Consumers can also purchase a variety of Starbucks products through other retailers, such as grocery stores and online sellers. These products include Starbucks VIA instant coffee, Starbucks-brand whole beans and coffee blends, RTD beverages, and K-Cup and Nespresso coffee pods. 

The Starbucks brand portfolio includes their flagship Starbucks Coffee brand, Ethos Water, Seattle’s Best Coffee, Evolution Fresh juices, and Teavana teas. 

Overall Company Culture

Starbucks’s mission is “to inspire and nurture the human spirit — one person, one cup and one neighborhood at a time.” To further that goal, they’ve established four core values that all team members are expected to follow:

  • Creating a culture of warmth and belonging, where everyone is welcome.
  • Delivering our very best in all we do, holding ourselves accountable for results.
  • Acting with courage, challenging the status quo and finding new ways to grow our company and each other.
  • Being present, connecting with transparency, dignity and respect.

Starbucks employees should be hard-working, creative, responsible, and welcoming. As part of the Starbucks team, they can expect to receive a number of perks and benefits. These include stock options, volunteer time off, military and parental leave, product discounts, sabbaticals, tuition assistance, and job training.

Starbucks is also committed to a number of philanthropic causes around diversity, sustainability, and fair trade. Their C.A.F.E. (Coffee and Farmer Equity) practices aim to ensure ethical sourcing of coffee and tea ingredients, and the Starbucks Foundation supports neighborhood and community growth and development through grants and other programs.

Product Team Culture

Many Product Managers at Starbucks are part of the Starbucks Technologists group. Starbucks Product Managers at the company will need to be comfortable working cross-functionally, communicating with leadership, and executing on quick timelines. They’ll also need to be up-to-date on current tech trends and able to work closely with engineering.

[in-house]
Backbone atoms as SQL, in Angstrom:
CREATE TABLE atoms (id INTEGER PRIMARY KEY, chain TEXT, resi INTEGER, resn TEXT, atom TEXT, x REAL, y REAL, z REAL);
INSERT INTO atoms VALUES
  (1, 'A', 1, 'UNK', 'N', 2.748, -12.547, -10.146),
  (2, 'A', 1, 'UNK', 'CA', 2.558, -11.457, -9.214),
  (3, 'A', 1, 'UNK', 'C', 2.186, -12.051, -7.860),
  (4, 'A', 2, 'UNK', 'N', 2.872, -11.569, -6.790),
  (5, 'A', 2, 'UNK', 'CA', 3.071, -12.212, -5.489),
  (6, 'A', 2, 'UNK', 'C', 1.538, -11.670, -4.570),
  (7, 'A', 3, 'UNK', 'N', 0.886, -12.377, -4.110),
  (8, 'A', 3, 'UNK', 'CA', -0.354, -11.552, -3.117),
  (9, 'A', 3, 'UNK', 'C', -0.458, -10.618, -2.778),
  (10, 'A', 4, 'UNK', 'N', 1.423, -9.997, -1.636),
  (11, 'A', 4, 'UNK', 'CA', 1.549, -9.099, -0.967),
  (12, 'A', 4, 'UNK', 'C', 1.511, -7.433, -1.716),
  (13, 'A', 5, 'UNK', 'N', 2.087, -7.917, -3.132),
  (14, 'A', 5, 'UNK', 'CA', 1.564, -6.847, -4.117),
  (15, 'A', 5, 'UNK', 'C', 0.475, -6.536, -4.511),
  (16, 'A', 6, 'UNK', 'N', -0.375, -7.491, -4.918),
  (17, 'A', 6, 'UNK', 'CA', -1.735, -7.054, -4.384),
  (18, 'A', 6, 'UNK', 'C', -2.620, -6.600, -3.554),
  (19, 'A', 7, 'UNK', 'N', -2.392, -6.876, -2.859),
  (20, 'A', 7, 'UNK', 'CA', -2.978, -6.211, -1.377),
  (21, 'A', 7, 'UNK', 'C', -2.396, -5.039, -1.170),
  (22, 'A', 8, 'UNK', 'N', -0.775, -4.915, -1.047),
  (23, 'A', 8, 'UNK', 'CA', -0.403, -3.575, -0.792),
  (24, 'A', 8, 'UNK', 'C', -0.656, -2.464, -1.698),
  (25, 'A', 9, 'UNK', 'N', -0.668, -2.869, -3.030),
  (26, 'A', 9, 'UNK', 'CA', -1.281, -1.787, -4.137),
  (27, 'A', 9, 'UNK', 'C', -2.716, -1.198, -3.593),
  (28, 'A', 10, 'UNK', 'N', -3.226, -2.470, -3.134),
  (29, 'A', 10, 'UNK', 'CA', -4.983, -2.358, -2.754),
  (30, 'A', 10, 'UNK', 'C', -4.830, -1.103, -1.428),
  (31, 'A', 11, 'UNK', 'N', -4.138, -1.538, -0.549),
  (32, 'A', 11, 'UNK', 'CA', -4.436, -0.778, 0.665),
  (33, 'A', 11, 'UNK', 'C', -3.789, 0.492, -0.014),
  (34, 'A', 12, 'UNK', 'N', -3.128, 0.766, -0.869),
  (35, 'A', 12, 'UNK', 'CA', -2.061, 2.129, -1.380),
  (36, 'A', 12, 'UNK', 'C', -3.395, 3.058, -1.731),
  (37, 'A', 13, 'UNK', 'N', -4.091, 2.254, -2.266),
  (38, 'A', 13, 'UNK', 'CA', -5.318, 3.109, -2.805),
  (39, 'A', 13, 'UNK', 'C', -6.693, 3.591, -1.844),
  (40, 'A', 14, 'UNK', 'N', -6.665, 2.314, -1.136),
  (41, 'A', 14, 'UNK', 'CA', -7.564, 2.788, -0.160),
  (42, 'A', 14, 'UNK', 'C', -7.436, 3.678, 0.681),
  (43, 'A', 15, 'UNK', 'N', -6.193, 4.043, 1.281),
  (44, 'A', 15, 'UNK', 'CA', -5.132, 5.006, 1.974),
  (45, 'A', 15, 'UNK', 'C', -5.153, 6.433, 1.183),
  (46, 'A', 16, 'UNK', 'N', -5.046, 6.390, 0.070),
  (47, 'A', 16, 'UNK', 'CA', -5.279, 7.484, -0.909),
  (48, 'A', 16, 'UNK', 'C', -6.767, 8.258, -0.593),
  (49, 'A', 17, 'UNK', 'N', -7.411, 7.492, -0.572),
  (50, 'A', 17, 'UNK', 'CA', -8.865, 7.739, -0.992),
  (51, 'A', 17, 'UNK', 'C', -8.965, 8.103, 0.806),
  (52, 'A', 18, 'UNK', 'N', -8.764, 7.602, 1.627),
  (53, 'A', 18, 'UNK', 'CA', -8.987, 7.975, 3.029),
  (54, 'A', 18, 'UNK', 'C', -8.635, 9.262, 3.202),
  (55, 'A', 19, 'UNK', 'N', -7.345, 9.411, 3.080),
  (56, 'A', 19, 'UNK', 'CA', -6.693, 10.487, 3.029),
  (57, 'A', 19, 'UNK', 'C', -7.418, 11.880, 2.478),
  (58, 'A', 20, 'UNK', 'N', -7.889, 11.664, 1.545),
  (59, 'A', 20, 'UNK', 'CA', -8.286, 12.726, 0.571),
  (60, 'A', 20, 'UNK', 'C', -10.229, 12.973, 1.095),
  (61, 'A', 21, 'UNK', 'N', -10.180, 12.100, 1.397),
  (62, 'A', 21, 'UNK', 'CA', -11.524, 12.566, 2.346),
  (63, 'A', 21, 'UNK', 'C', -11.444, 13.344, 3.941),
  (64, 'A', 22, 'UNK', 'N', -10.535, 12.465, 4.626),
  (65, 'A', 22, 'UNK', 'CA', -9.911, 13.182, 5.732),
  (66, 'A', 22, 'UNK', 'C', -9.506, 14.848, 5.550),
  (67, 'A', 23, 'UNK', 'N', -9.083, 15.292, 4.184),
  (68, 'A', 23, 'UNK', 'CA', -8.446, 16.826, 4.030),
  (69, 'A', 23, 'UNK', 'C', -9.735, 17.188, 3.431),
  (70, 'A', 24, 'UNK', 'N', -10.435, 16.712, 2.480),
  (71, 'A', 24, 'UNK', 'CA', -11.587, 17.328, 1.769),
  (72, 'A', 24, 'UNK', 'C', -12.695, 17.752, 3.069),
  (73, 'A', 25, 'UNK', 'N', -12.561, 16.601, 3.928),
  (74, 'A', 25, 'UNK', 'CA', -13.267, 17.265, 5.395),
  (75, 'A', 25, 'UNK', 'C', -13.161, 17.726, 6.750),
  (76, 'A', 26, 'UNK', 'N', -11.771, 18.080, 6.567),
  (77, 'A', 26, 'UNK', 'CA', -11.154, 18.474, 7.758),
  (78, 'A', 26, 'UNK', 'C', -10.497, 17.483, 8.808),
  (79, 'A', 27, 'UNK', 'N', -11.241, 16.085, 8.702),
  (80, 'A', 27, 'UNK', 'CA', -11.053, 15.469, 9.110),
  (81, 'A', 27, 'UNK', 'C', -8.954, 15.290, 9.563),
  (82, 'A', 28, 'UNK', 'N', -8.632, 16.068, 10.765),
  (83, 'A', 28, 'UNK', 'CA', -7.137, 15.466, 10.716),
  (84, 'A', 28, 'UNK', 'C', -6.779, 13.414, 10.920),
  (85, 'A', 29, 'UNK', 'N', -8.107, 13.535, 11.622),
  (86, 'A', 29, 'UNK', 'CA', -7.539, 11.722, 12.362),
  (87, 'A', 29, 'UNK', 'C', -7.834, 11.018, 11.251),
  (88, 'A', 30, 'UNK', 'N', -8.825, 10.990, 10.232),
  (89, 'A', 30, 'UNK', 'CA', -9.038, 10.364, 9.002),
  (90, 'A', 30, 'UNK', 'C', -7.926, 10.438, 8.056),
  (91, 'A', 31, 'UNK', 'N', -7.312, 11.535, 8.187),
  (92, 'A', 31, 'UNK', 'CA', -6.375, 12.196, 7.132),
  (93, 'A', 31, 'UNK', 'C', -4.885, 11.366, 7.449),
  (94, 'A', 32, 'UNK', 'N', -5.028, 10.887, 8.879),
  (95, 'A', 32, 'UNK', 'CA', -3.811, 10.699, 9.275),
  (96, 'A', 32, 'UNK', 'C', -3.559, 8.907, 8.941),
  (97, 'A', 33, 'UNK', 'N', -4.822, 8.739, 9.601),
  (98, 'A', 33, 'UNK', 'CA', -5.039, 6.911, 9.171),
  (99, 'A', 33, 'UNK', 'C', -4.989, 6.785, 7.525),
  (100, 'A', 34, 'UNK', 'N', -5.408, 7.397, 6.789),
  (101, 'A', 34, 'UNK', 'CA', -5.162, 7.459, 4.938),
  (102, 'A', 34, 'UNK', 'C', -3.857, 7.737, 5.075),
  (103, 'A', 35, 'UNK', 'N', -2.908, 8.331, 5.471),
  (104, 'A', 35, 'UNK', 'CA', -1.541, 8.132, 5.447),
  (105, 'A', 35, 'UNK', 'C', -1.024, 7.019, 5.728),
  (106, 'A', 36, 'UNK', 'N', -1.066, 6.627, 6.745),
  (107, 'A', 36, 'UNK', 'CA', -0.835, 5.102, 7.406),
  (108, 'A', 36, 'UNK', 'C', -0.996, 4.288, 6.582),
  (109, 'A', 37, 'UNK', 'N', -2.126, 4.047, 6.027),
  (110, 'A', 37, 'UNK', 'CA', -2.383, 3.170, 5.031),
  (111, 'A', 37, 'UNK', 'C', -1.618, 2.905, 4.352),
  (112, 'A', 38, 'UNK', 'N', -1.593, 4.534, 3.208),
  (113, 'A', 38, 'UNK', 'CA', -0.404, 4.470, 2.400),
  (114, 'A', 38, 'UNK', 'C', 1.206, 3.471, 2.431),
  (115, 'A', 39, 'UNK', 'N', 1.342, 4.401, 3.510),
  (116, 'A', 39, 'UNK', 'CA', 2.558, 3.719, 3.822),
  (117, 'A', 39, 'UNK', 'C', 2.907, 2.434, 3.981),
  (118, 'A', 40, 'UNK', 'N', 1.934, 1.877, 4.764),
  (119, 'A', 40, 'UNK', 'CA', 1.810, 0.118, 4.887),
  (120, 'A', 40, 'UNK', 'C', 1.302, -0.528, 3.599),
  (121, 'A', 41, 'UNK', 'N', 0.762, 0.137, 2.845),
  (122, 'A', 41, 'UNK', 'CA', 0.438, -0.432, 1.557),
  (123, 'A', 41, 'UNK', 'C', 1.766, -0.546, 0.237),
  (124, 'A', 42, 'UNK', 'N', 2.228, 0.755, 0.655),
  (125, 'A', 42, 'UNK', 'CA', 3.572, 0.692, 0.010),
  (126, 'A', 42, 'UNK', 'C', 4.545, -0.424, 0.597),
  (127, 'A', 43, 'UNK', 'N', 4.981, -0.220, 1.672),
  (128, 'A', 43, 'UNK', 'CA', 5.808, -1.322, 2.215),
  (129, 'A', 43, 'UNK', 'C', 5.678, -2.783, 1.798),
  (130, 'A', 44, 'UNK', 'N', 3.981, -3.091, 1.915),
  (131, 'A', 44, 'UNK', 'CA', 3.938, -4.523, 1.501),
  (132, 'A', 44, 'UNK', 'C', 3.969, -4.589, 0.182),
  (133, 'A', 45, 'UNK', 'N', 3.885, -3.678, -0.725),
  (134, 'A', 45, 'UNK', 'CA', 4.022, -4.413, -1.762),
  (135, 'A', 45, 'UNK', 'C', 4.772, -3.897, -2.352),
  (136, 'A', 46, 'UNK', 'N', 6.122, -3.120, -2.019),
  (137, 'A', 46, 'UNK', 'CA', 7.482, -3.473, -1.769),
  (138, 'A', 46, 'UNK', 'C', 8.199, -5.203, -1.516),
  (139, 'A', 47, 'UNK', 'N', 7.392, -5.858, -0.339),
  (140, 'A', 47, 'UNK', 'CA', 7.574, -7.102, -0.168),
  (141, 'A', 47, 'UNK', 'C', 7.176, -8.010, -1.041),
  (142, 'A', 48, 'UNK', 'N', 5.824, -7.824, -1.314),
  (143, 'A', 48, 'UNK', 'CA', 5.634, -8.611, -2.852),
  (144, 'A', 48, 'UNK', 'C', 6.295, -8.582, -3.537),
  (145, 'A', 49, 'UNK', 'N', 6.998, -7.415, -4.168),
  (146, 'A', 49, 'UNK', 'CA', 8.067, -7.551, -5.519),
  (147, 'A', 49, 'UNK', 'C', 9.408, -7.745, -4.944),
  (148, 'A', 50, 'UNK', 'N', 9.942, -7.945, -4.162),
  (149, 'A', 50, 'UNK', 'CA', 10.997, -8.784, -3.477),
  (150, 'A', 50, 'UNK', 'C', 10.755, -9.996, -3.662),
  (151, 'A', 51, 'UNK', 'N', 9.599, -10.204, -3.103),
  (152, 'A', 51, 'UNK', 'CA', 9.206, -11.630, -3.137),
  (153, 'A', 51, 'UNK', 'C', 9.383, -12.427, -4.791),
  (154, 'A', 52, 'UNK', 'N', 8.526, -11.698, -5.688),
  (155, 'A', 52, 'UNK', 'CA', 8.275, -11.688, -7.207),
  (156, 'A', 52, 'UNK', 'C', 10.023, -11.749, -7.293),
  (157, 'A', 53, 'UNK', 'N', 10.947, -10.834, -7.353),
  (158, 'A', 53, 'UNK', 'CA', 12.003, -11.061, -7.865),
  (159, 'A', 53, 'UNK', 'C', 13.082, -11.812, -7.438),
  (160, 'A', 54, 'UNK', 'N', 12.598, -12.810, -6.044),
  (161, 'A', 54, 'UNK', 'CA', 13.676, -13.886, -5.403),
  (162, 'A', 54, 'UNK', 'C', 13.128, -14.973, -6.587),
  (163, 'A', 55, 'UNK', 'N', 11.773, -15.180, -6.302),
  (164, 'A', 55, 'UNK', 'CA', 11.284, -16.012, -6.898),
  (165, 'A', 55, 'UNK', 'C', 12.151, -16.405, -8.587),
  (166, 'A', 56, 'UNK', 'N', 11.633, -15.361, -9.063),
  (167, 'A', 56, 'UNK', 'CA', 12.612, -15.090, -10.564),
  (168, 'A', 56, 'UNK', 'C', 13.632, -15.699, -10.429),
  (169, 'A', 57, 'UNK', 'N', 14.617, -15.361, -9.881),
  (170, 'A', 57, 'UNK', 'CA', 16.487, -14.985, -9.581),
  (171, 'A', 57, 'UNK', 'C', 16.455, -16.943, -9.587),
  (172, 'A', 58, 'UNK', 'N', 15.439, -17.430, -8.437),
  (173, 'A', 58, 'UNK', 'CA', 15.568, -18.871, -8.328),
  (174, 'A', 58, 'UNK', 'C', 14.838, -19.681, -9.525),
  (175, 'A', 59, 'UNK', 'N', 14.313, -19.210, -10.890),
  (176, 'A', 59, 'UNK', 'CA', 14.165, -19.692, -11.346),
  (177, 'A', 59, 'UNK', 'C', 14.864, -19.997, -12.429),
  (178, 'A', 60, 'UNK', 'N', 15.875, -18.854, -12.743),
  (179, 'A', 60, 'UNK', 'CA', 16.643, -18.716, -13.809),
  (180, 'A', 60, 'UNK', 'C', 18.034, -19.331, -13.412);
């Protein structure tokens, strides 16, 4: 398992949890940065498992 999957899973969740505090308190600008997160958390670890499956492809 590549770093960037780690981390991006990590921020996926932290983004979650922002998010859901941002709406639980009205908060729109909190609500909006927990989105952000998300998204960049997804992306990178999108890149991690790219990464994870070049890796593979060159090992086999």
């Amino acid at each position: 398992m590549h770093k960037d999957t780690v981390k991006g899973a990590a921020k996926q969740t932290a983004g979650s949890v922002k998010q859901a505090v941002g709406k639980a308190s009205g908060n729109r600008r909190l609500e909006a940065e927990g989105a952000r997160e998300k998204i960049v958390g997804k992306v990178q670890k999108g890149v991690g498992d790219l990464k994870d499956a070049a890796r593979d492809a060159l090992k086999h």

How to Get a Product Manager Job at Starbucks

At Product Gym, we apply a simple four-step framework to landing the Product Manager job you’re looking for. With this structure and the support of the PG community, both aspiring and veteran PMs have increased the number of calls they receive for interviews. The process also leads to more of those interviews being converted into offers.

Here’s how the magic works:

1. Optimize

From the best techniques for writing a cover letter to building an attractive Product Manager resume, the first step is to boost your credibility and professional branding. To get the offer from Starbucks, you’ll need:

  • A resume designed to beat the ATS
  • A cover letter that shows your culture fit
  • An optimized LinkedIn profile that aligns with the above
  • A 30-second personal pitch that sells you as the best possible candidate

At Product Gym, we provide branding workshops, resume reviews, and the tools you need to take your professional branding to the next level.

2. Apply

Product Gym members apply for 20+ Product Manager jobs weekly, and often average 9+ interviews in any given week. But how’s that going to help you get the job at Starbucks? Simple: by perfecting your application strategy and interview approach through practice and experience, you’ll build the confidence and expertise you need to wow the recruiter and interviewers at your dream company when the time comes.

Of course, our tried and tested application framework is paired with tools, tips, and interview support that all come together to form a job-hunting strategy that really works.

3. Convert